For the second straight year, the Oklahoma City Thunder’s playoff push has been derailed by a season-ending injury. Last year it was All-Star guard Russell Westbrook, who went down in the first round with a knee injury as a result of a collision with Houston guard Patrick Beverley. This year it is forward Serge Ibaka, who suffered a left calf injury in the third quarter of Thursday’s clincher over the Los Angeles Clippers. Ibaka underwent an MRI on Friday that confirmed a left
Phil Jackson won’t be awful as president of the New York Knicks. He certainly won’t be as bad as Isiah Thomas was in running the club. And he will almost certainly be better than David Kahn, Bryan Colangelo, Joe Dumars, Otis Smith and Geoff Petrie have been in recent years. But Phil Jackson isn’t Isiah Thomas, or David Kahn, or Bryan Colangelo. He’s Phil Jackson, with a reputation of all things basketball that he touches turning to gold. And that’s exactly what
I’m kinda high on what the Charlotte Bobcats did with Ben Gordon. The Bobcats waived Gordon on Sunday, preventing him from appearing in the postseason should he sign with another team. While they may have alienated his agent – not a trifle thing in the business world of the NBA – two things should be pointed out. 1. When teams waive or buy out players at this time of the season, they are essentially establishing a price they are willing to pay
Previously indestructible Russell Westbrook had another arthroscopic procedure on his right knee Friday – his third surgery in the last eight months – and is out until after the All-Star break. The Thunder made the announcement in a press release that included a quote from GM Sam Presti. “Russell has been playing pain free, but recently had experienced increased swelling,” Presti said.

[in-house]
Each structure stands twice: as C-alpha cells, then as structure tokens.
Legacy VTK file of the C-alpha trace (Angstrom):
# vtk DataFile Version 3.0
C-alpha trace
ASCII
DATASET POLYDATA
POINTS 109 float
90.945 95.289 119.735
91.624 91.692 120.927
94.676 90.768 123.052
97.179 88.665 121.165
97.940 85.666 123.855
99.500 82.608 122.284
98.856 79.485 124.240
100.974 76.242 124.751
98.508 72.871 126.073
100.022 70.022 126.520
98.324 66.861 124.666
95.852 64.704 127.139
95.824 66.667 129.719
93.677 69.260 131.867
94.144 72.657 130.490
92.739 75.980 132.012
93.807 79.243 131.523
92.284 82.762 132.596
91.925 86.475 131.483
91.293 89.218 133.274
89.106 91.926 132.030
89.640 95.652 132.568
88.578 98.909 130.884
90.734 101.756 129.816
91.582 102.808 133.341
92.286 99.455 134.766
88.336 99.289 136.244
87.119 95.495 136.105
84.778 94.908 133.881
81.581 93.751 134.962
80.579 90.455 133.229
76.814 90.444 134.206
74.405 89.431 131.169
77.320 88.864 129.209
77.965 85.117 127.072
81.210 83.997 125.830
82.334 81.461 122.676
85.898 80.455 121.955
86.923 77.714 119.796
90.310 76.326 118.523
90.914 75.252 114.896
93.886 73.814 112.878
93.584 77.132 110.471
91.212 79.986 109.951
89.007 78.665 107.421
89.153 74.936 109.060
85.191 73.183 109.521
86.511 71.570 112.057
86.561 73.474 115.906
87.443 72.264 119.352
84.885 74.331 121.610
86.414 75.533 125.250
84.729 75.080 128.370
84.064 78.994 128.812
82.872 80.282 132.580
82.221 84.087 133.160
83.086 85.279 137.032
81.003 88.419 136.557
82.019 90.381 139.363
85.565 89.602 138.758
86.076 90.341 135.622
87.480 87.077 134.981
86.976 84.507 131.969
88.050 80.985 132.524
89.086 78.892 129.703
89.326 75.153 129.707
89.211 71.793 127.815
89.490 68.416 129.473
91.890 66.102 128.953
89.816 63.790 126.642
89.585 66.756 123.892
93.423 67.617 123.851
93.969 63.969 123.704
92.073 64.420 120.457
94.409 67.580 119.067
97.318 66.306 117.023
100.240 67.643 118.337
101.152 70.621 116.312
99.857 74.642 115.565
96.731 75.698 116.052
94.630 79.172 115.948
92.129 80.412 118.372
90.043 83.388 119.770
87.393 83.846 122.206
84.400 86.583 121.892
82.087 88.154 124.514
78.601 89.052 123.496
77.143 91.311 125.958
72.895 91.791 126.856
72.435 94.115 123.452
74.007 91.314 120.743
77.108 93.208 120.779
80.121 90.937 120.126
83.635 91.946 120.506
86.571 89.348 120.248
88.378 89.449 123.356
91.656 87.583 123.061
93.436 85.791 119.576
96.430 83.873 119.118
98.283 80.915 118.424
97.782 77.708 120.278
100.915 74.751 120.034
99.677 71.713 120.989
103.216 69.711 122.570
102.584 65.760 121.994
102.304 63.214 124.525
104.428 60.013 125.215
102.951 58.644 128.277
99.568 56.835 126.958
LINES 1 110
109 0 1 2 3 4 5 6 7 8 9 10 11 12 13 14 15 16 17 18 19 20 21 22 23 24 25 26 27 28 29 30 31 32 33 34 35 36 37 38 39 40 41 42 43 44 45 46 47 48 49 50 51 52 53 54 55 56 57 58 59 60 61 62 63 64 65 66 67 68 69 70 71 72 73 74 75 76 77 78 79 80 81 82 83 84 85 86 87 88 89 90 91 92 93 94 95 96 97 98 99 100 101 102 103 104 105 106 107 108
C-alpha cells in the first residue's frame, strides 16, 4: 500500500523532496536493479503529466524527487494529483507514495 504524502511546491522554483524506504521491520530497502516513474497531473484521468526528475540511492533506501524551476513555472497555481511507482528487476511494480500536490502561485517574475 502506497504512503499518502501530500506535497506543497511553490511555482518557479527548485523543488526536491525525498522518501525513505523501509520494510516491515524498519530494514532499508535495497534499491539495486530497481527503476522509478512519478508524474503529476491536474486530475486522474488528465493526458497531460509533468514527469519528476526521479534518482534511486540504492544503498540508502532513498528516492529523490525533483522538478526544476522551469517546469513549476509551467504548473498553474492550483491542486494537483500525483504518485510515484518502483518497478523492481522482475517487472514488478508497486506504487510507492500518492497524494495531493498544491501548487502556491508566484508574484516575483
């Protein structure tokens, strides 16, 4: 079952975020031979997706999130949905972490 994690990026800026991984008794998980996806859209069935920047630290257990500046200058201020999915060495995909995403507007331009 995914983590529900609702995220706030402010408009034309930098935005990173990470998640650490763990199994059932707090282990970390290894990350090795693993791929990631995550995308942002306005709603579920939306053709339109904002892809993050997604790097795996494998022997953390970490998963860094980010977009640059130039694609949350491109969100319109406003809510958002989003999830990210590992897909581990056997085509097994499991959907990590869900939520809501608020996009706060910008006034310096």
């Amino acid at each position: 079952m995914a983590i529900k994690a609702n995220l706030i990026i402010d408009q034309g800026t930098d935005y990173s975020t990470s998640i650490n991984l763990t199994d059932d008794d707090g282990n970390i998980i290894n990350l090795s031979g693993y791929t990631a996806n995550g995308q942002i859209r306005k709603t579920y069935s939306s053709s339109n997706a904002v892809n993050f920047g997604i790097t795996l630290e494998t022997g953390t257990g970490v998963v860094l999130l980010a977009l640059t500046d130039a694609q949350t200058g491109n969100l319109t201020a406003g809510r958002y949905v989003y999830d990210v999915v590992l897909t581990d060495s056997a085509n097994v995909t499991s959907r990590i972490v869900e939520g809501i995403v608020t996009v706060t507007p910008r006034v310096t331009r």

We’re entering Year Six of Thundermania here in Oklahoma City, and the level of expectation surrounding the team is as high as it has ever been. But with that expectation comes a certain degree of uncertainty. After all the years of hearing about how the Thunder were an organization based around a true “team” concept, fans are now coming to accept that the Thunder are a two-headed horse. There’s simply no way that this team could hoist a championship banner without a
There is a sneaky, devious way that the Los Angeles Lakers can re-sign Dwight Howard, continue to pay Kobe Bryant the NBA’s highest salary and create even more cap room for this summer and next summer. Use the amnesty provision on Bryant. Yes, Lakers GM Mitch Kupchak said in the days after Bryant tore his Achilles tendon that using the one-time provision – which 15 teams still have at their disposal – on the face of the franchise was not under consideration.
This summer, when your favorite team’s owner or GM tells you a certain player is financially out of reach, here’s how you know he is lying. His lips are moving. NBA business is booming, folks. And not just for the so-called big markets. Take a quick look at the conference finals, which feature four teams from middle to small markets collecting millions for every home playoff game. Take a look at the Sacramento Kings, who were just sold for a record $525 million
Words to live by: If it ain’t broke, don’t fix it. Surely Sam Presti and Clay Bennett of the Oklahoma City Thunder have heard that expression, as both are smart, successful businessmen with good educational backgrounds, although they are a generation apart in age. Presti is the wise child who built the Oklahoma City Thunder from scratch, taking over at age 30 on June 7, 2007, prior to the team’s final season in Seattle, renting a small apartment with his then-girlfriend near